Accuracy Results
Am I right?
yes 27448 (50%)
no 27452 (50%)
54900 total responses since August 15, 2003

Bloody software.

Posted by Jonah at 12:48 PM

Tribal Gathering

So, we all went to the tribal gathering tenth anniversary warehouse party on saturday 23rd for Cresley's 30th birthday. I've only now recovered enough to blog about it! While on the whole I had an very good night, there were a couple of things that took the shine off the night for me.

Tickets cost nearly 30 quid a pop, but you got three stages and some of my favourite acts (eg Krafty Kuts, DJ Yoda, Groove Armada) were playing. The fact that it was held the day after Cresley's birthday made it an ideal night out as far as I was concerned. The flyers told us that no food or drink could be brought in but that "we'll make sure it's priced reasonably, so stop whining you tight gits".

There was a bit of rigmarole getting to the venue, presumably an attempt to recapture the whole early-nineties-illegal-rave vibe; we had to ring a mobile number to find out where to go and make our way across Manchester on the basis of a half-remembered A to Z page. This wasn't made easier by the fact that there was the Gay Pride festival and Man City's first home match of the season on the same day. Ed and Annie ended up going the wrong way and only realised when they spotted the fact that all the people going their way were wearing Man City shirts and all the people with glowsticks and daft furry boots were going in the opposite direction.

When we turned up, it turned out that "reasonably priced" means £3.50 for a 330ml tin of warn Budweiser (probably the pissiest beer in the world), and two quid for a bottle of fricking water! Still, I expected the high prices. What I didn't expect and was much more of a pain in the arse was the token system.

You couldn't go to the bar and simply buy a pisswarm Bud. No, you had to queue up in one place to buy tokens (at £1 per token) for use at the bar. You then had to queue again for the bar where you exchanged your tokens for beverages. This made the average trip to the bar last on average 30 - 45 minutes! For the organisers it had the twin benefits of eradicating the need for the bars to have a float/change/etc and making sure we all spent plenty of money on the right to go to the bar in the first place!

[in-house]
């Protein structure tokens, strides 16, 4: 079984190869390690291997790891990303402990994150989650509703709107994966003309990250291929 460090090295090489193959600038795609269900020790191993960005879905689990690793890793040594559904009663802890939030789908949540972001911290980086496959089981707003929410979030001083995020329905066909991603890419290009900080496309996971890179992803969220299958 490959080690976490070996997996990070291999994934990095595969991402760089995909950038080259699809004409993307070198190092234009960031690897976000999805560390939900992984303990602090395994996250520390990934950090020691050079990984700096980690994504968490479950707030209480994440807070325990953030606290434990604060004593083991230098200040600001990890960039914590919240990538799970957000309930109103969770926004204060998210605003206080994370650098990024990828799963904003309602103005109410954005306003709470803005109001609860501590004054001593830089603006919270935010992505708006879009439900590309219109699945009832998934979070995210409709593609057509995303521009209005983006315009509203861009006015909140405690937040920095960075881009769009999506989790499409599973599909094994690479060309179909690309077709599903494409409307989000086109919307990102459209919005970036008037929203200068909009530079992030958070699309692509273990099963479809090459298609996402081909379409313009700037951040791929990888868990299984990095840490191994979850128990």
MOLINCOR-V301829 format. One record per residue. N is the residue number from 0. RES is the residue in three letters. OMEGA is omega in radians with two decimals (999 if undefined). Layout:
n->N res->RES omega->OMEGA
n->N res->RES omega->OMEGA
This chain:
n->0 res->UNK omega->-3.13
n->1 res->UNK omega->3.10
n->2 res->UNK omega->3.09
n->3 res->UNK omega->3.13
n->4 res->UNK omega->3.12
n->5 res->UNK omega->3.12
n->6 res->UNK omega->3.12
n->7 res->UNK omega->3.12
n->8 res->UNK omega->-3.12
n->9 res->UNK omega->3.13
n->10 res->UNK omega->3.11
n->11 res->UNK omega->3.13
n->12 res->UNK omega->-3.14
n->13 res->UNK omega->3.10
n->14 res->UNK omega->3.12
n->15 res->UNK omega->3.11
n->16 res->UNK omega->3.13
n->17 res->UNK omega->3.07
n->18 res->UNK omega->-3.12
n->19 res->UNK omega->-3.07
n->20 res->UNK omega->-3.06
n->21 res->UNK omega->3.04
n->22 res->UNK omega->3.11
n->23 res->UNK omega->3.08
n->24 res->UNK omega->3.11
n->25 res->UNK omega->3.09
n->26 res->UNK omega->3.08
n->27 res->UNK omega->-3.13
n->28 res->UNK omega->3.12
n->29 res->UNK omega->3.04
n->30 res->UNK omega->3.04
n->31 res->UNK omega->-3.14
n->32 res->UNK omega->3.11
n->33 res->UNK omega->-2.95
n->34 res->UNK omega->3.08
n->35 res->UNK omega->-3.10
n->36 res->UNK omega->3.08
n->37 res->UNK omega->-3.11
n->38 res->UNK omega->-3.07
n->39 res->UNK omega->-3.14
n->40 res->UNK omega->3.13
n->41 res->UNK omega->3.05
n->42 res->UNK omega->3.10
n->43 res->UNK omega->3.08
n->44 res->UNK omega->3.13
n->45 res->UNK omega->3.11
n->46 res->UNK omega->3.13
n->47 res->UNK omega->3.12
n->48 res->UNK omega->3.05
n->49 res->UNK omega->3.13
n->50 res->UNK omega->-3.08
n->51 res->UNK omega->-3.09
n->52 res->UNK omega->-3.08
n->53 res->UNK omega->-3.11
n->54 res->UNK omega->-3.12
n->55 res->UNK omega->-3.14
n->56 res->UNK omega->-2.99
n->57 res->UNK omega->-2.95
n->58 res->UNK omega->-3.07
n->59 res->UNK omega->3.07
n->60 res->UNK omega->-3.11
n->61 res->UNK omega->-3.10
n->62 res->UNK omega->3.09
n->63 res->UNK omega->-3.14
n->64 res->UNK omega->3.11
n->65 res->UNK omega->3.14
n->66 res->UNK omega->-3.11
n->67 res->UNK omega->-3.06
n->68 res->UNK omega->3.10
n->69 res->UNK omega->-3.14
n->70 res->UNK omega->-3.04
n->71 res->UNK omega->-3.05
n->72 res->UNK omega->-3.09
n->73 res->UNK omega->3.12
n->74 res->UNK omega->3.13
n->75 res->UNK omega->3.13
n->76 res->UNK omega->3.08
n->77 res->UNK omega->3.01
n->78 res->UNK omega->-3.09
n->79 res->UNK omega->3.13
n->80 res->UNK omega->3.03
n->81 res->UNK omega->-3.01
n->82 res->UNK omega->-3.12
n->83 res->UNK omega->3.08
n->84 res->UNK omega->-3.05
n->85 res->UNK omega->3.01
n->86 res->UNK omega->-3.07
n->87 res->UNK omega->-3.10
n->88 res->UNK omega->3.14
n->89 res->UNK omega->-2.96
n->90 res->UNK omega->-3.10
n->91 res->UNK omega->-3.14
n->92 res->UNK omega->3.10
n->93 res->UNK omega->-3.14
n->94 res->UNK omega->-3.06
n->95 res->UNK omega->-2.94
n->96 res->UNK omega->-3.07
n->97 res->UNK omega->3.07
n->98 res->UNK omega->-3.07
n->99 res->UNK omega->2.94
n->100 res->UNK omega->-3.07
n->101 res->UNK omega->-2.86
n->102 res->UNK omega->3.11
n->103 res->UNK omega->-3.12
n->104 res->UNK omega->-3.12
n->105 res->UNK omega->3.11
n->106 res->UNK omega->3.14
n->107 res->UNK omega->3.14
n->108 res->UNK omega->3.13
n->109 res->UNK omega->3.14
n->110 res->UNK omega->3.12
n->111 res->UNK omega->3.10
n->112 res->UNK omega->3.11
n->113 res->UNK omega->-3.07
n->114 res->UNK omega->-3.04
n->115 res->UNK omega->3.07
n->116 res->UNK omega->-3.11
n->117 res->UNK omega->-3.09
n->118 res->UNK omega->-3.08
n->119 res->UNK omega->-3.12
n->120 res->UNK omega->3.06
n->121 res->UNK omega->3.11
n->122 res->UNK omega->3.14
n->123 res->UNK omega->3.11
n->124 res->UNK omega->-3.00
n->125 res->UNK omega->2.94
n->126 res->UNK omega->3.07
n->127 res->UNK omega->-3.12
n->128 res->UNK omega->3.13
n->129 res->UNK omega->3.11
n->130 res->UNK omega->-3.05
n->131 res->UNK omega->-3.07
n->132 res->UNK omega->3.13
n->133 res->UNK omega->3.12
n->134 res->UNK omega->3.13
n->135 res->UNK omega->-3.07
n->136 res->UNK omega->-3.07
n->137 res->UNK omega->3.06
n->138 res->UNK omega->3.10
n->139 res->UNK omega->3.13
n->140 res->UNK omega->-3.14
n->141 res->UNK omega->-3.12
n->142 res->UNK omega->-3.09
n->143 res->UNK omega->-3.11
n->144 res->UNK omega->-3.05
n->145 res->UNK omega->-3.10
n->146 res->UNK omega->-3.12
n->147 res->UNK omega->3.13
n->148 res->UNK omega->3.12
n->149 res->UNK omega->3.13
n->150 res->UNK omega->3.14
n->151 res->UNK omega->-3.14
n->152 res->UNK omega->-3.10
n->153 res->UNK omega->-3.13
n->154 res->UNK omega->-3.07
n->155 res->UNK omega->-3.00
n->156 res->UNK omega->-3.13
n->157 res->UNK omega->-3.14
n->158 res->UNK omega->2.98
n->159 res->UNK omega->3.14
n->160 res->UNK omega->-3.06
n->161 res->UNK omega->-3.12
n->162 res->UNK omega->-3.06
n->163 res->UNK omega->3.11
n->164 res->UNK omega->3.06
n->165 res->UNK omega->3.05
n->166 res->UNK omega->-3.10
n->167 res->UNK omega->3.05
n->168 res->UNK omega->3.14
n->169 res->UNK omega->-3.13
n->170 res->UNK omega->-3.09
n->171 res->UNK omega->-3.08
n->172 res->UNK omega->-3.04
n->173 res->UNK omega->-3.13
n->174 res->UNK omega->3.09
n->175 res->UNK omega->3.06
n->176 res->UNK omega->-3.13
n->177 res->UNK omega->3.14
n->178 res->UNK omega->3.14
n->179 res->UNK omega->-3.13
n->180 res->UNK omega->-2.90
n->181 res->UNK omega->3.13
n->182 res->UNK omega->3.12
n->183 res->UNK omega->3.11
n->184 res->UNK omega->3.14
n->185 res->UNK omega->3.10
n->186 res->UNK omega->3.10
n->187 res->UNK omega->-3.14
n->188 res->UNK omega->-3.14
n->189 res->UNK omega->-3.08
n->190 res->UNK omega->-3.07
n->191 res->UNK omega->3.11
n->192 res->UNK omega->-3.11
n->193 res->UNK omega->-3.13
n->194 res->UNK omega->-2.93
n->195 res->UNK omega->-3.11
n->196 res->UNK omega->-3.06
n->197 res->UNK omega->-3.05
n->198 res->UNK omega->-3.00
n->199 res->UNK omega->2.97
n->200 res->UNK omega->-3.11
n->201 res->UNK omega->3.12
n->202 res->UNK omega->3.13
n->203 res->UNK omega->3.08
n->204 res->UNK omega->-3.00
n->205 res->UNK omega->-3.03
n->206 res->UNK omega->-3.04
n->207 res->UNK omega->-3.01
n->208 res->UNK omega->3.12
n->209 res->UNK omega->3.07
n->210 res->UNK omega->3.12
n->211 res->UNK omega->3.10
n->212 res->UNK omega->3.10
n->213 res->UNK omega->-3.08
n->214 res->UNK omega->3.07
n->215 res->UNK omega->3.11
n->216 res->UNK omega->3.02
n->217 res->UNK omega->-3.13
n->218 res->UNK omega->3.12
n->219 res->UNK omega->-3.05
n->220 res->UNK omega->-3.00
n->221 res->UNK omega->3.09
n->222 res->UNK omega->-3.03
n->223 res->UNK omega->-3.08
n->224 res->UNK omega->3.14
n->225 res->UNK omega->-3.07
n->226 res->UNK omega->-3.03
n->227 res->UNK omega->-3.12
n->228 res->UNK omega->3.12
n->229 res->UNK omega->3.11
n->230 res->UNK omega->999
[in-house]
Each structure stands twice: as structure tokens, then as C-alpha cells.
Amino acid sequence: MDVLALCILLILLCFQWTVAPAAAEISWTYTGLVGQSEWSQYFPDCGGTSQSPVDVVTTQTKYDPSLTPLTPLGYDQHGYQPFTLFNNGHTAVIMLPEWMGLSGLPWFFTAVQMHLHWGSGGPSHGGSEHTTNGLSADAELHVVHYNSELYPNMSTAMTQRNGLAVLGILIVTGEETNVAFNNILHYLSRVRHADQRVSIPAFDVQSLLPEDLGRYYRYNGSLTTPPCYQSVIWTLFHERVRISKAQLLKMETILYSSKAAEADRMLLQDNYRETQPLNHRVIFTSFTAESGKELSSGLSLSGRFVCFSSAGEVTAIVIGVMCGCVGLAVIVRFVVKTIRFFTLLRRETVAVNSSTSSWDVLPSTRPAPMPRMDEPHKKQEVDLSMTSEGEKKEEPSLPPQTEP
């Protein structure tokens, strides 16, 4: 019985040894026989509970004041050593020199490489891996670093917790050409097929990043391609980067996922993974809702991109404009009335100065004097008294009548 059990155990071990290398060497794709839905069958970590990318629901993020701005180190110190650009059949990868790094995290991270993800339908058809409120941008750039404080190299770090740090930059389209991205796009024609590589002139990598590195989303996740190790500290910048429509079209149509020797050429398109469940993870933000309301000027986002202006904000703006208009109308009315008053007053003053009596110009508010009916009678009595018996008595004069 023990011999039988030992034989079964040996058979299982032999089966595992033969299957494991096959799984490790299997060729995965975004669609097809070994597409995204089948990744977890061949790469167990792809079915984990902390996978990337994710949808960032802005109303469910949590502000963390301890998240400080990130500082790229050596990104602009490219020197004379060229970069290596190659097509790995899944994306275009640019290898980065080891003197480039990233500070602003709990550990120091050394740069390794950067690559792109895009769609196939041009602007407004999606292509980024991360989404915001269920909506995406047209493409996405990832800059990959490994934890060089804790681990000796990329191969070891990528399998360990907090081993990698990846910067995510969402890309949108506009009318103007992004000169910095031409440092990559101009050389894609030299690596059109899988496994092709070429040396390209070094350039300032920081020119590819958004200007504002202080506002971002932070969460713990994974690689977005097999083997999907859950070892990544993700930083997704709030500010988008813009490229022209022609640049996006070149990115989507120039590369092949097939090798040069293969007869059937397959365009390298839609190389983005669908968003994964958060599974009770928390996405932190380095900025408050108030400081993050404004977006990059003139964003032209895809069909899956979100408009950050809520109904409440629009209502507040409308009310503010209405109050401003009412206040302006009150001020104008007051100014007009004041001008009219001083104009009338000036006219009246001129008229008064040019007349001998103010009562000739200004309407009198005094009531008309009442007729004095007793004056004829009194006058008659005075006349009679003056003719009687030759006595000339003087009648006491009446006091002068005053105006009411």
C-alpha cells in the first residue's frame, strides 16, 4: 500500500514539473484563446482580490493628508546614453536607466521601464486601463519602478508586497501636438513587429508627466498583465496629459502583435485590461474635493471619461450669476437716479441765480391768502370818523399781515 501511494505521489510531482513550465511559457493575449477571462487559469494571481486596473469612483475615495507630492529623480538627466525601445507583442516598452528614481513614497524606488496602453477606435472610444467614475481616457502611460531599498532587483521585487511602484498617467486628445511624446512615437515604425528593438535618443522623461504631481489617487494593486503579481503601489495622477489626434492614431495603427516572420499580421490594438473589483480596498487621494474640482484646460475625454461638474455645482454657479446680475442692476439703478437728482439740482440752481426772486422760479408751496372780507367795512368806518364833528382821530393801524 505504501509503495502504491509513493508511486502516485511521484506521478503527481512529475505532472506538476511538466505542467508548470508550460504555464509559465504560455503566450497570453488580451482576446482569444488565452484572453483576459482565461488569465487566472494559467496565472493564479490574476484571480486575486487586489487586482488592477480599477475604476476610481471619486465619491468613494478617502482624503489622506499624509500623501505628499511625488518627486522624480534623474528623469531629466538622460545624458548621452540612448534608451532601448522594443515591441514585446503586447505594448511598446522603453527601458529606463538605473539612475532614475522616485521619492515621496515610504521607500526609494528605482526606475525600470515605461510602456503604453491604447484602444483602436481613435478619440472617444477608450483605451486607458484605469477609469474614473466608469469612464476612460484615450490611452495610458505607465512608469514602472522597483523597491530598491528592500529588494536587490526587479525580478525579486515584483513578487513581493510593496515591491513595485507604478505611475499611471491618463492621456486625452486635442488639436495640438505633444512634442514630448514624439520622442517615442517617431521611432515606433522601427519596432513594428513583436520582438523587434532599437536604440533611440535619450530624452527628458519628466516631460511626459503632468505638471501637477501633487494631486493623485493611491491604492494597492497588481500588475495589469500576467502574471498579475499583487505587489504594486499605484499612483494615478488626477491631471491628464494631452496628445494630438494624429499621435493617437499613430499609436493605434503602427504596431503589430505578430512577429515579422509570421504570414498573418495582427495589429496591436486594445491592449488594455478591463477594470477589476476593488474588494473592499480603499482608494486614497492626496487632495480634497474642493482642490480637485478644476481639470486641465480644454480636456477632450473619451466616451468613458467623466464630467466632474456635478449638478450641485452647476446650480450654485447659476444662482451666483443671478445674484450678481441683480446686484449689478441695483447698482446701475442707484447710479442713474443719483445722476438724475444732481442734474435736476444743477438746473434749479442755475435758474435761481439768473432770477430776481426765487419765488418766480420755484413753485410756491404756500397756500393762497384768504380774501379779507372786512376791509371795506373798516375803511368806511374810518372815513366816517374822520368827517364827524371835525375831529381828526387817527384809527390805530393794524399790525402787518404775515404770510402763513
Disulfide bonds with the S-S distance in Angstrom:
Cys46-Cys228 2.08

Still, the bar fiasco aside, it was a wicked cool party. They had fairground rides and the atmosphere was typically relaxxed and friendly. DJ Yoda was playing when we arrived in the smallest of the three rooms. This was where the hip-hop, scratching and breaks acts were all night, and had a much lower pointy-hat and whistle count than the other two rooms. Yoda played a blinder, including a lovely MC Pitman drop. He also played an extremely beefed-up version of ZZ Top's "Sharp Dressed Man" which I missed unfortunately since I'd nipped out to try and cool down.

Yeah, as you'd expect, you only had to walk through the rooms to end up drenched in sweat, such was the humidity and the close press of bodies. Actually dancing meant you ended up pissing out of every pore, but that's okay. I didn't go there to pose or stay dry!

From there on in, events became a bit disjointed and hazy. Key points:

  • Giles Peterson playing "Duelling Banjos" and scratching the banjo part
  • Cresley going on the "Earth Shaker" fairground ride three times in a row
  • Seeing several bouncers and a medic rushing past with some collapsed feller
  • Cresley going ape to the Deep Dish set
  • Repeated drops of the Knight Rider theme and that Punjabi MC tune

The queues for the manky portaloos were all huge, so it was a good idea to start queueing well in advance. There was one incident that annoyed and then amused me in one of the queues. I'd been waiting for about 30 minutes and I was second in line. Just as the cubicle door opened, a very mashed up girl staggered across from the queue next door and bolted in with a shout to her mate. The girl in front of me was incensed.